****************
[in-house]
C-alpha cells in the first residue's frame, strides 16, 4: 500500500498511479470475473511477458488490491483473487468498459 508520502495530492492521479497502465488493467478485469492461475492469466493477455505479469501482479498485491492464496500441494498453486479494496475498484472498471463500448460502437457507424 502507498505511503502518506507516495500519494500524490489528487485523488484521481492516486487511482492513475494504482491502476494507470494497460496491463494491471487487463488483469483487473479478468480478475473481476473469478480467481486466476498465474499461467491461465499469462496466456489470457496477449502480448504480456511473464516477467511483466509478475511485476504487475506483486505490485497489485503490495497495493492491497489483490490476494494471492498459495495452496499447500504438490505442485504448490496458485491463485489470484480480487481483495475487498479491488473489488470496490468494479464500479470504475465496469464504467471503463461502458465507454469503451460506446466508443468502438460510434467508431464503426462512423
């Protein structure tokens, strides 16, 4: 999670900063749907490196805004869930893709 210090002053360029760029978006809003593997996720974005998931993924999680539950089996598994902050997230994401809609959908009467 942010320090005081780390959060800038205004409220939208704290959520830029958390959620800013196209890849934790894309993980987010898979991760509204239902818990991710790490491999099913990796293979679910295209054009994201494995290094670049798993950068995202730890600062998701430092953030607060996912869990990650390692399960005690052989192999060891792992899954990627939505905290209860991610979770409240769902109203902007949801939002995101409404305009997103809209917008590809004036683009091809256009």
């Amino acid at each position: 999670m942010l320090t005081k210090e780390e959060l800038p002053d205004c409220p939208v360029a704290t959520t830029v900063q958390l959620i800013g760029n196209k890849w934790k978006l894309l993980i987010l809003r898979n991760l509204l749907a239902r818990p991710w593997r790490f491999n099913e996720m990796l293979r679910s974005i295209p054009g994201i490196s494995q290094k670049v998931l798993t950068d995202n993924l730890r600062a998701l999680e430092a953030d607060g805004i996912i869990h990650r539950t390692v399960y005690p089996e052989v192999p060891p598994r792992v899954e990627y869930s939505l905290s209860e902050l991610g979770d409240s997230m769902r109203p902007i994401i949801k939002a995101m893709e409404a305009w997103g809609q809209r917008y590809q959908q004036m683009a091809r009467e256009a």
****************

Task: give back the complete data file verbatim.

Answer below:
[in-house]
C-alpha cells in the first residue's frame, strides 16, 4: 500500500498511479470475473511477458488490491483473487468498459 508520502495530492492521479497502465488493467478485469492461475492469466493477455505479469501482479498485491492464496500441494498453486479494496475498484472498471463500448460502437457507424 502507498505511503502518506507516495500519494500524490489528487485523488484521481492516486487511482492513475494504482491502476494507470494497460496491463494491471487487463488483469483487473479478468480478475473481476473469478480467481486466476498465474499461467491461465499469462496466456489470457496477449502480448504480456511473464516477467511483466509478475511485476504487475506483486505490485497489485503490495497495493492491497489483490490476494494471492498459495495452496499447500504438490505442485504448490496458485491463485489470484480480487481483495475487498479491488473489488470496490468494479464500479470504475465496469464504467471503463461502458465507454469503451460506446466508443468502438460510434467508431464503426462512423
């Protein structure tokens, strides 16, 4: 999670900063749907490196805004869930893709 210090002053360029760029978006809003593997996720974005998931993924999680539950089996598994902050997230994401809609959908009467 942010320090005081780390959060800038205004409220939208704290959520830029958390959620800013196209890849934790894309993980987010898979991760509204239902818990991710790490491999099913990796293979679910295209054009994201494995290094670049798993950068995202730890600062998701430092953030607060996912869990990650390692399960005690052989192999060891792992899954990627939505905290209860991610979770409240769902109203902007949801939002995101409404305009997103809209917008590809004036683009091809256009």
């Amino acid at each position: 999670m942010l320090t005081k210090e780390e959060l800038p002053d205004c409220p939208v360029a704290t959520t830029v900063q958390l959620i800013g760029n196209k890849w934790k978006l894309l993980i987010l809003r898979n991760l509204l749907a239902r818990p991710w593997r790490f491999n099913e996720m990796l293979r679910s974005i295209p054009g994201i490196s494995q290094k670049v998931l798993t950068d995202n993924l730890r600062a998701l999680e430092a953030d607060g805004i996912i869990h990650r539950t390692v399960y005690p089996e052989v192999p060891p598994r792992v899954e990627y869930s939505l905290s209860e902050l991610g979770d409240s997230m769902r109203p902007i994401i949801k939002a995101m893709e409404a305009w997103g809609q809209r917008y590809q959908q004036m683009a091809r009467e256009a």